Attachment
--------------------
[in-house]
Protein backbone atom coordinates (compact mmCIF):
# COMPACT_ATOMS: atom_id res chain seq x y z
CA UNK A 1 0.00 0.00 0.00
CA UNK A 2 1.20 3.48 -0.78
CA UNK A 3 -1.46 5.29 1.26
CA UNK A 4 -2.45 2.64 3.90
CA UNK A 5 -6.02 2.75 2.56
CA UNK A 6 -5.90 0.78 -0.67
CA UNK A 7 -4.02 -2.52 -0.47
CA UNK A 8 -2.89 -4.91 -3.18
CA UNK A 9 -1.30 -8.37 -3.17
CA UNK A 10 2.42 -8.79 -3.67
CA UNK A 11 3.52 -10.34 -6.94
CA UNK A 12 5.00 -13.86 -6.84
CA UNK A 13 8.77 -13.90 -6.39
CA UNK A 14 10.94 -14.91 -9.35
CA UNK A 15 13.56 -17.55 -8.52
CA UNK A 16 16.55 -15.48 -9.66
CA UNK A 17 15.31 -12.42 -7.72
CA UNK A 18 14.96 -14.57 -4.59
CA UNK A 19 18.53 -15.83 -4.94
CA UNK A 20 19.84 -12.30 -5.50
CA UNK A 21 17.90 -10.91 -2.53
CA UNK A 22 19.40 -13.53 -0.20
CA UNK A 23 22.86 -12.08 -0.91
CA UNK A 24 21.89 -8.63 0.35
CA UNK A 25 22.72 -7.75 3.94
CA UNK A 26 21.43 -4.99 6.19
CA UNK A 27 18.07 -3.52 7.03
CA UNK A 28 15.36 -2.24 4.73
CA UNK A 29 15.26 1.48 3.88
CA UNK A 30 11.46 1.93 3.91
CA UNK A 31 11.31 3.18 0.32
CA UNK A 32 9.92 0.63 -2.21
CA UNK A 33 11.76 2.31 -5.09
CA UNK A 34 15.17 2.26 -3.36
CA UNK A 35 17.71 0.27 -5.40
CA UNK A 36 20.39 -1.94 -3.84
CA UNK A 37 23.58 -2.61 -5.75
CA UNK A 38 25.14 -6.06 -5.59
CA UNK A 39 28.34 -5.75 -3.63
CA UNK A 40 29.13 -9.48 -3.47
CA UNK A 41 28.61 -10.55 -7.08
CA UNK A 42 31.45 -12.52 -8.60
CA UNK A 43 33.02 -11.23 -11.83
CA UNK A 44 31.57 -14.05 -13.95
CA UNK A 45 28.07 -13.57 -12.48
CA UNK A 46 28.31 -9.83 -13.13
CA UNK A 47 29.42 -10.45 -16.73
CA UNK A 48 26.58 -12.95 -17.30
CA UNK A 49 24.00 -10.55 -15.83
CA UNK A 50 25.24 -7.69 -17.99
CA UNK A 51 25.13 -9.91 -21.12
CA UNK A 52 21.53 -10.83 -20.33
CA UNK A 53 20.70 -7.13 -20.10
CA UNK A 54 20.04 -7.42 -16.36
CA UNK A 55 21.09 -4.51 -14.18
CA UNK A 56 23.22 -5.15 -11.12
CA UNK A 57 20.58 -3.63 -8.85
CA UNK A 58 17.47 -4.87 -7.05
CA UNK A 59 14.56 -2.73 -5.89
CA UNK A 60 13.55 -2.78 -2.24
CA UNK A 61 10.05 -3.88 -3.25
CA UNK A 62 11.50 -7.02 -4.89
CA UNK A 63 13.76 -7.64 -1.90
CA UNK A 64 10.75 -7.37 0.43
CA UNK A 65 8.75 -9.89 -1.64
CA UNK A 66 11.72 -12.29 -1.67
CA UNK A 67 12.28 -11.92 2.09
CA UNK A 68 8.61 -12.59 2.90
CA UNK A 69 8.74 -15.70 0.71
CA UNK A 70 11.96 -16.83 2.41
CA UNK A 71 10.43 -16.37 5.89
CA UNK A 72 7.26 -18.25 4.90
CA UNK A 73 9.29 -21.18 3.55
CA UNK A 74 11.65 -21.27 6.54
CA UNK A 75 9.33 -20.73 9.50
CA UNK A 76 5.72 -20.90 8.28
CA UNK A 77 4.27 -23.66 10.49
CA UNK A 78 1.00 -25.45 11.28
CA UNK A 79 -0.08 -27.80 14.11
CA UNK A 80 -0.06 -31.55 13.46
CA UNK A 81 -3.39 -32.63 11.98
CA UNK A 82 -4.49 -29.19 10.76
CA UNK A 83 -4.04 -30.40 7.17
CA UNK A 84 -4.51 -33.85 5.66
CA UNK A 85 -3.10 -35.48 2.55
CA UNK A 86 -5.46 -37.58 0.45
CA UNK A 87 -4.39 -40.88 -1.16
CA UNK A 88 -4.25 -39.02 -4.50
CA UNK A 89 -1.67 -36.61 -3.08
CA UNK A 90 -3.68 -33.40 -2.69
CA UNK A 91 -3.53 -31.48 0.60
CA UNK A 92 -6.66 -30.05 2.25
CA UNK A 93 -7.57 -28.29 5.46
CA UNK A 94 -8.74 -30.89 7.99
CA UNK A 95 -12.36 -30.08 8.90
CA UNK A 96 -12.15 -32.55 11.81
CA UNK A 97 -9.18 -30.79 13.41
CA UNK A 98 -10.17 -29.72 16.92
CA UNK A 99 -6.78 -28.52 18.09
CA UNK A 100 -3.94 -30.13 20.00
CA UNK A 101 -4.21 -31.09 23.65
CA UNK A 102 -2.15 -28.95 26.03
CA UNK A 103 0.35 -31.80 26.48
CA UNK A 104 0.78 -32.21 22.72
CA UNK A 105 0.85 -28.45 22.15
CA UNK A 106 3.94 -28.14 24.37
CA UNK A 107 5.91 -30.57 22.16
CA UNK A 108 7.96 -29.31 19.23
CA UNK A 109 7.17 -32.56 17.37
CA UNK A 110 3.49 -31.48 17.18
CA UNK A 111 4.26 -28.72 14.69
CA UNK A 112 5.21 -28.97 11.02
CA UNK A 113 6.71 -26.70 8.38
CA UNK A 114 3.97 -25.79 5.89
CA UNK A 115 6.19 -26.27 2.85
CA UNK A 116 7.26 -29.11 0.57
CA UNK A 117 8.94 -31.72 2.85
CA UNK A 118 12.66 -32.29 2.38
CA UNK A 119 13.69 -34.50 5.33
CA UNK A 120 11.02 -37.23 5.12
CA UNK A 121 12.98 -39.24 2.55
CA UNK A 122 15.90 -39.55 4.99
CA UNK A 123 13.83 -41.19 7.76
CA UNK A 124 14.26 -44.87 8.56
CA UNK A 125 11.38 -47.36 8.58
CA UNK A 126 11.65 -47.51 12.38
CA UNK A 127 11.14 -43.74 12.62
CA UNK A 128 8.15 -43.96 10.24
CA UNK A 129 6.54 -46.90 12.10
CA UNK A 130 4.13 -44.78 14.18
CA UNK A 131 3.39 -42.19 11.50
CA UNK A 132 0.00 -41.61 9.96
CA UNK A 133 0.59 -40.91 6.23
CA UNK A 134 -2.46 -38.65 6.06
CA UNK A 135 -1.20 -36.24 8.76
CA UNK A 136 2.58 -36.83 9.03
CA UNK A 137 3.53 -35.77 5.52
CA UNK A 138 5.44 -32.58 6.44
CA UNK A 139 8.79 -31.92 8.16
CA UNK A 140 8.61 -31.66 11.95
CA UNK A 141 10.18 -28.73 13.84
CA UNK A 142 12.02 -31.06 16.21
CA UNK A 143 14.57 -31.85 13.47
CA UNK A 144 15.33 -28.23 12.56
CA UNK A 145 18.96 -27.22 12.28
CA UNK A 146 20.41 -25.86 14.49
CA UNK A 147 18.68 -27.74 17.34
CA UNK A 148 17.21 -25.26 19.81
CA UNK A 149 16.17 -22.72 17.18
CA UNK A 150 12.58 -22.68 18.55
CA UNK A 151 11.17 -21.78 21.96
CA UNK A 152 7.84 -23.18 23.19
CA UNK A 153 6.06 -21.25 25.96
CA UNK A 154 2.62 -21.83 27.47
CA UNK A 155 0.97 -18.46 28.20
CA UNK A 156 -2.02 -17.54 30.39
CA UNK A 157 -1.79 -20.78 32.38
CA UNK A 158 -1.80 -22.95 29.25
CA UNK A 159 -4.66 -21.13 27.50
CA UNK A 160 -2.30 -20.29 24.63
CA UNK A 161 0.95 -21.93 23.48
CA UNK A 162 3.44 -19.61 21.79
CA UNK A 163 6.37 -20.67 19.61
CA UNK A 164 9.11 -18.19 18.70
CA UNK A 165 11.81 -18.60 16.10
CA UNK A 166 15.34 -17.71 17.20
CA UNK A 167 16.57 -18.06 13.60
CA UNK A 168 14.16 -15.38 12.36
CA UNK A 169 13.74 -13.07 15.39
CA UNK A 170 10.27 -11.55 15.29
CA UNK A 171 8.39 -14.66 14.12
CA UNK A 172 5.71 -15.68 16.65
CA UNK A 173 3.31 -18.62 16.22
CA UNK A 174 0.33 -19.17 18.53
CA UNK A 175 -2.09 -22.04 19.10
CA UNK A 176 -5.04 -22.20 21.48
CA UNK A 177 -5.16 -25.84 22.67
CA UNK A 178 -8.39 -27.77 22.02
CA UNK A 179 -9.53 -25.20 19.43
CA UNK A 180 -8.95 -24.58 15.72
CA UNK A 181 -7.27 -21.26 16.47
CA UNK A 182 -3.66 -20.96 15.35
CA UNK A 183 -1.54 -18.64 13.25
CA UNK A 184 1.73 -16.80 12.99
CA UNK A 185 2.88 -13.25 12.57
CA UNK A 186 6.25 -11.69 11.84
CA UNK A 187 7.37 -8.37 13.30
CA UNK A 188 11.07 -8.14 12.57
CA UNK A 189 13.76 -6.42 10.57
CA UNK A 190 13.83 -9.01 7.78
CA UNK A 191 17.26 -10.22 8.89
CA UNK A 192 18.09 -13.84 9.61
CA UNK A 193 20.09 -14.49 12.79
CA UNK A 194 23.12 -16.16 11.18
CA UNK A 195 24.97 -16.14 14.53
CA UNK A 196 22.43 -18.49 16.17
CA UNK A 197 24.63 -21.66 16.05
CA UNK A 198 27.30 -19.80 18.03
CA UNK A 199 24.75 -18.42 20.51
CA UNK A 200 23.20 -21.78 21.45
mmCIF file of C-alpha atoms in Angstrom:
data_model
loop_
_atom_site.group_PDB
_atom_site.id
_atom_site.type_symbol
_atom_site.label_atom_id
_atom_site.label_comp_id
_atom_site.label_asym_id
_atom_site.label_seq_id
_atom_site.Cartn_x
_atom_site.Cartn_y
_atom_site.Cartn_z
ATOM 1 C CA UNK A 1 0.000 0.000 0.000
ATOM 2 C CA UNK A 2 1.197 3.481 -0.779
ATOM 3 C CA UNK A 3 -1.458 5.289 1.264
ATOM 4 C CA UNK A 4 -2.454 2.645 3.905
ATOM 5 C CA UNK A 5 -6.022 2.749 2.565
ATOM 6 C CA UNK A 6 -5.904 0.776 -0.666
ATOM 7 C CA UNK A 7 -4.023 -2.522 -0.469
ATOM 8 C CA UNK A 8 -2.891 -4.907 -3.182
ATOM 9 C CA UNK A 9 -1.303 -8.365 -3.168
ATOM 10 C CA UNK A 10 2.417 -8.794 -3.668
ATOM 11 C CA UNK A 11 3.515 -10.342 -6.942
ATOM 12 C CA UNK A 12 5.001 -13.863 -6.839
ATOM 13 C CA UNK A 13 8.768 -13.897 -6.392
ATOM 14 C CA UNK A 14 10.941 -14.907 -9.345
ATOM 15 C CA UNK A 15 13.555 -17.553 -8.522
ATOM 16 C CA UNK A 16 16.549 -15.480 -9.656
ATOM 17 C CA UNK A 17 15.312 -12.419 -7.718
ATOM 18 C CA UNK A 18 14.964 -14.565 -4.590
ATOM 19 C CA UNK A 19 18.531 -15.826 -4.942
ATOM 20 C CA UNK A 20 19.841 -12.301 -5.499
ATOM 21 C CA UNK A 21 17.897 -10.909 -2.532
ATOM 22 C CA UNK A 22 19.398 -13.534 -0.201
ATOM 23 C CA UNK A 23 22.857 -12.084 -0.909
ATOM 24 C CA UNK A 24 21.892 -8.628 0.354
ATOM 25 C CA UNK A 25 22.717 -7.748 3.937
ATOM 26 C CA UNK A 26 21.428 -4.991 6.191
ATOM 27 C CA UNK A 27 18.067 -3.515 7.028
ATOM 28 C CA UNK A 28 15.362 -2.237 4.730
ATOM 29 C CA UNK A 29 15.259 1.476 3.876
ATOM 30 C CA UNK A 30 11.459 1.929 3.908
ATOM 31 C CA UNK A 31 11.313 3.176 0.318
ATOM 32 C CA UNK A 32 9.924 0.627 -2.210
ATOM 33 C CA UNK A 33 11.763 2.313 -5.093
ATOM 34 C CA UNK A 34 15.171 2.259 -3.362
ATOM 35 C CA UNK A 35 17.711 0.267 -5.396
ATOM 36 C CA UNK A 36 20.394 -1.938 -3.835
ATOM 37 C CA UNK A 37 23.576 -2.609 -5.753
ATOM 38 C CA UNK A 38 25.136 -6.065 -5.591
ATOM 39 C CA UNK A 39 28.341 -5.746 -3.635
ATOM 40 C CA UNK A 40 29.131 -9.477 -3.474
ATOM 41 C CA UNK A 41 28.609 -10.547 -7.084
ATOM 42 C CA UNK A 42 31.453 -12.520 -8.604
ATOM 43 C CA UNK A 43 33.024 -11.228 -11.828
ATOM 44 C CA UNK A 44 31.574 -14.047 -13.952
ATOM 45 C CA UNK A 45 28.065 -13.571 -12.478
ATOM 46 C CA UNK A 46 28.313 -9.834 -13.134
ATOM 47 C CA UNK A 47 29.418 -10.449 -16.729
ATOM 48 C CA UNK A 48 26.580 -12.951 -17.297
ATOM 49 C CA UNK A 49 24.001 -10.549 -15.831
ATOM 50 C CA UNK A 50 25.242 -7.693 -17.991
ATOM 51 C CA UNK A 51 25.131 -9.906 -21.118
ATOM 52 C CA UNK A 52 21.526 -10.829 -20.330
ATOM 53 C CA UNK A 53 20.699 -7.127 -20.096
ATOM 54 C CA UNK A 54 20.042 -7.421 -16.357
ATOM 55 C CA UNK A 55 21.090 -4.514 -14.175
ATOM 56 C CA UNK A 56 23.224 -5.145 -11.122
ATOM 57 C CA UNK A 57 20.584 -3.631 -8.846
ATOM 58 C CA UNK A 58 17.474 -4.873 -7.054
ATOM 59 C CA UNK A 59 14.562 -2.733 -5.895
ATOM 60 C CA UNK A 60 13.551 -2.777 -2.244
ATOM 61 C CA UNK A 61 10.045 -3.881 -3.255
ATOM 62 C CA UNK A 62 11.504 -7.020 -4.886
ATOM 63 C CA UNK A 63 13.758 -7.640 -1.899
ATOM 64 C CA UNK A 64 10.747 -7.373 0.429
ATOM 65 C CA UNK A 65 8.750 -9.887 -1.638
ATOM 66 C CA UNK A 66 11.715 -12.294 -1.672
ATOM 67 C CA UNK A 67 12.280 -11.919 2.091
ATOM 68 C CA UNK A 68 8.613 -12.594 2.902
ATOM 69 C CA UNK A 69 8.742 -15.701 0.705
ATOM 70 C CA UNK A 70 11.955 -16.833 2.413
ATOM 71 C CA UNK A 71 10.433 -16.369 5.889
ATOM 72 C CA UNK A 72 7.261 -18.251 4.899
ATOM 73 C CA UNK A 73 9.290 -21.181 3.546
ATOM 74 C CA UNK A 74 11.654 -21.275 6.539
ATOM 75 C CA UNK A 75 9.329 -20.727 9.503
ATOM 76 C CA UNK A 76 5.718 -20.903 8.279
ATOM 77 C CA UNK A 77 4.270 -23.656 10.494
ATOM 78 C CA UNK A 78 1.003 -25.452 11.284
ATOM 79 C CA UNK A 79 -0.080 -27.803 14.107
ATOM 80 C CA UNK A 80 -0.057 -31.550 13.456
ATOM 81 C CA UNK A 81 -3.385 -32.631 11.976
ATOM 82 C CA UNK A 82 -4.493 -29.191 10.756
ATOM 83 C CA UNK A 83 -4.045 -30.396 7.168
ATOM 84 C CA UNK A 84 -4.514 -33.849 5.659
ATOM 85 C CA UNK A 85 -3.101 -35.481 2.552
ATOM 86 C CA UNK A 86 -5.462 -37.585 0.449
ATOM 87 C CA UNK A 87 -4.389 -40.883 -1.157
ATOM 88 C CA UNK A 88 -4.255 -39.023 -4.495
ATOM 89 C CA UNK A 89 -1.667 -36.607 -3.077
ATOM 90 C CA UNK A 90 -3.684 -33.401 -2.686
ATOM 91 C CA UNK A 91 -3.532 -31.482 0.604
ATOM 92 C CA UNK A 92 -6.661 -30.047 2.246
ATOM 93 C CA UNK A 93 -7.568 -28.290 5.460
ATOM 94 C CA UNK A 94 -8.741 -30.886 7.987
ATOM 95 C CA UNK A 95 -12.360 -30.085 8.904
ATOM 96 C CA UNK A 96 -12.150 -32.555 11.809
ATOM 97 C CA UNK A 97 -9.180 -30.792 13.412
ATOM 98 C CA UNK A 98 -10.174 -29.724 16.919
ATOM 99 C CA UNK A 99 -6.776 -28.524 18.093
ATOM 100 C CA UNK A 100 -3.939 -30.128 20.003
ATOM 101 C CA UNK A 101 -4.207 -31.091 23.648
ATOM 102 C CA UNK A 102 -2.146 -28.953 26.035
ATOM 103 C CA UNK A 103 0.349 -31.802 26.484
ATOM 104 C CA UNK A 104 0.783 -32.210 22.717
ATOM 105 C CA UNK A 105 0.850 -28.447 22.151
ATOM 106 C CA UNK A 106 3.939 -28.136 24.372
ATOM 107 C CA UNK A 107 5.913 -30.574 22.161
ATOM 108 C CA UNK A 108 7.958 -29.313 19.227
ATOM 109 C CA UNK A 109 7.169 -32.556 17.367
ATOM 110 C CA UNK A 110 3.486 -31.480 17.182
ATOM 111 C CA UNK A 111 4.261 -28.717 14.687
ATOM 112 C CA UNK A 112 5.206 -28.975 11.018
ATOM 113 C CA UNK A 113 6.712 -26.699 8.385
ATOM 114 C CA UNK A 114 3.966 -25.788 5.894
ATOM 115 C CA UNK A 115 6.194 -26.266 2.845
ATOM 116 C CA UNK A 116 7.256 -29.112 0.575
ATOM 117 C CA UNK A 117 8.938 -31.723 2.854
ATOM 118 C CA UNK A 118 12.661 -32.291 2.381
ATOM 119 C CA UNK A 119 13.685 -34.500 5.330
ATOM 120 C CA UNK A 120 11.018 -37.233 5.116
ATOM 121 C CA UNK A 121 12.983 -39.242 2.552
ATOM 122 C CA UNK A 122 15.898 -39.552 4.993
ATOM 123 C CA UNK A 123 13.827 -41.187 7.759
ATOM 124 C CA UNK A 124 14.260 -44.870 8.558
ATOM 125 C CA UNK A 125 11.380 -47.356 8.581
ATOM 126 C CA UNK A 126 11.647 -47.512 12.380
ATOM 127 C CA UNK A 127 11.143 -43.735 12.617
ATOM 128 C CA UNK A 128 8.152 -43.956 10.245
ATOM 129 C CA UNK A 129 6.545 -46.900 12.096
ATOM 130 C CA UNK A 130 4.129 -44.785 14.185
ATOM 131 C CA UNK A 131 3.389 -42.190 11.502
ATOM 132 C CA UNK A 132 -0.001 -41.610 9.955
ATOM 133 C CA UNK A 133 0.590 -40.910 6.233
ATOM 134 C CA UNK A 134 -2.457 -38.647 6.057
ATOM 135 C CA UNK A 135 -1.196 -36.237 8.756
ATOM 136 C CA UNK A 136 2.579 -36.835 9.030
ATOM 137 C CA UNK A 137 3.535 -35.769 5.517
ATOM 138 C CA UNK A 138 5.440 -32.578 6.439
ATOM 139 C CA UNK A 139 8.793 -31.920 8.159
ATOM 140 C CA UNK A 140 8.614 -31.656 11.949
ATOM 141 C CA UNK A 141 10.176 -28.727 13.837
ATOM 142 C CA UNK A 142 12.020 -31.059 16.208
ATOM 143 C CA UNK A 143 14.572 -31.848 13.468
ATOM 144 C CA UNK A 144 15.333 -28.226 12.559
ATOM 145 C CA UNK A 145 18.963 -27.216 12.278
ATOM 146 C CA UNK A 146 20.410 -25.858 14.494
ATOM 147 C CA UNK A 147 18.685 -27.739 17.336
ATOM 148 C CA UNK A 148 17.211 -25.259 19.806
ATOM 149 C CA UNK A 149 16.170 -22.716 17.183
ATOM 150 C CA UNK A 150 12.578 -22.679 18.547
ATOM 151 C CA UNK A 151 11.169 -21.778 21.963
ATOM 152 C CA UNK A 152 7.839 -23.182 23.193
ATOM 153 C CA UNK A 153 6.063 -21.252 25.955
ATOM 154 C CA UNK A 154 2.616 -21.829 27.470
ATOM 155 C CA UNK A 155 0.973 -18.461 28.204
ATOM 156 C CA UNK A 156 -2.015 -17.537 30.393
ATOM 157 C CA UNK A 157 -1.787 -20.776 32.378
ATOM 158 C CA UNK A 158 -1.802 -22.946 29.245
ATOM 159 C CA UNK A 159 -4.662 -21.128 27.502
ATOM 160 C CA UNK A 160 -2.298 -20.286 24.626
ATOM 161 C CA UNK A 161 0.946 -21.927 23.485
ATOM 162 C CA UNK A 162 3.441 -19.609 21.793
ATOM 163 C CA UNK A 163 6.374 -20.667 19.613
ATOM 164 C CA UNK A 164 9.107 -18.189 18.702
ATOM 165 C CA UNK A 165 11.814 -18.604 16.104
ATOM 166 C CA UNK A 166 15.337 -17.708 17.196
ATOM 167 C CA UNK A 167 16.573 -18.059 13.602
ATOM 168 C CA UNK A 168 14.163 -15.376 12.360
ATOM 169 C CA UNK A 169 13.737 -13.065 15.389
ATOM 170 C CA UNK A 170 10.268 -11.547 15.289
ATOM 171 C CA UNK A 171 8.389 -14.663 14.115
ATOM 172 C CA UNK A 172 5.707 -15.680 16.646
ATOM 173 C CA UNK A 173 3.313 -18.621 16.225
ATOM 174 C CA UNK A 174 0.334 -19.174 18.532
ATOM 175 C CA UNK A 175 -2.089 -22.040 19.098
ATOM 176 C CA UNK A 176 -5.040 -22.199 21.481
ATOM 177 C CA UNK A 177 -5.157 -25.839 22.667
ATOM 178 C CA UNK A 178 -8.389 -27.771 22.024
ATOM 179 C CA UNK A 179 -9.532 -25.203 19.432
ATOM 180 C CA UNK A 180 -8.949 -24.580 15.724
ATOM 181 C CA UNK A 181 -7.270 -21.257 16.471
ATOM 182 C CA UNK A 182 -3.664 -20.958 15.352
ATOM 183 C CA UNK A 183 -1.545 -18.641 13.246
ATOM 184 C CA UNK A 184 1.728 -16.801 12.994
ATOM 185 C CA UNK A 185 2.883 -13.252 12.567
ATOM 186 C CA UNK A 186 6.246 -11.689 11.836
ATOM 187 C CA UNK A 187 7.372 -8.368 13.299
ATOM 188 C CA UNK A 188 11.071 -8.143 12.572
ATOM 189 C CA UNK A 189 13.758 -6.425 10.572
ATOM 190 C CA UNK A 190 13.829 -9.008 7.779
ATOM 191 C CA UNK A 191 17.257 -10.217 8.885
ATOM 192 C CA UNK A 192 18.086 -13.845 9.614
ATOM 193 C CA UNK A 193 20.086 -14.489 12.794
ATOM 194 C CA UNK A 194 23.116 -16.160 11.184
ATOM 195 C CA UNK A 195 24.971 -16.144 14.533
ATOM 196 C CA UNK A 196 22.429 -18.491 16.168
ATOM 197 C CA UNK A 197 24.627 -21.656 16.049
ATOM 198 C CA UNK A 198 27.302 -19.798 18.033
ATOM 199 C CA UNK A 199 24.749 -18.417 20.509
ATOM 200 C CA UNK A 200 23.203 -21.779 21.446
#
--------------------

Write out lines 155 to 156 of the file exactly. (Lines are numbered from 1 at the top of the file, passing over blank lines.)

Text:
CA UNK A 152 7.84 -23.18 23.19
CA UNK A 153 6.06 -21.25 25.96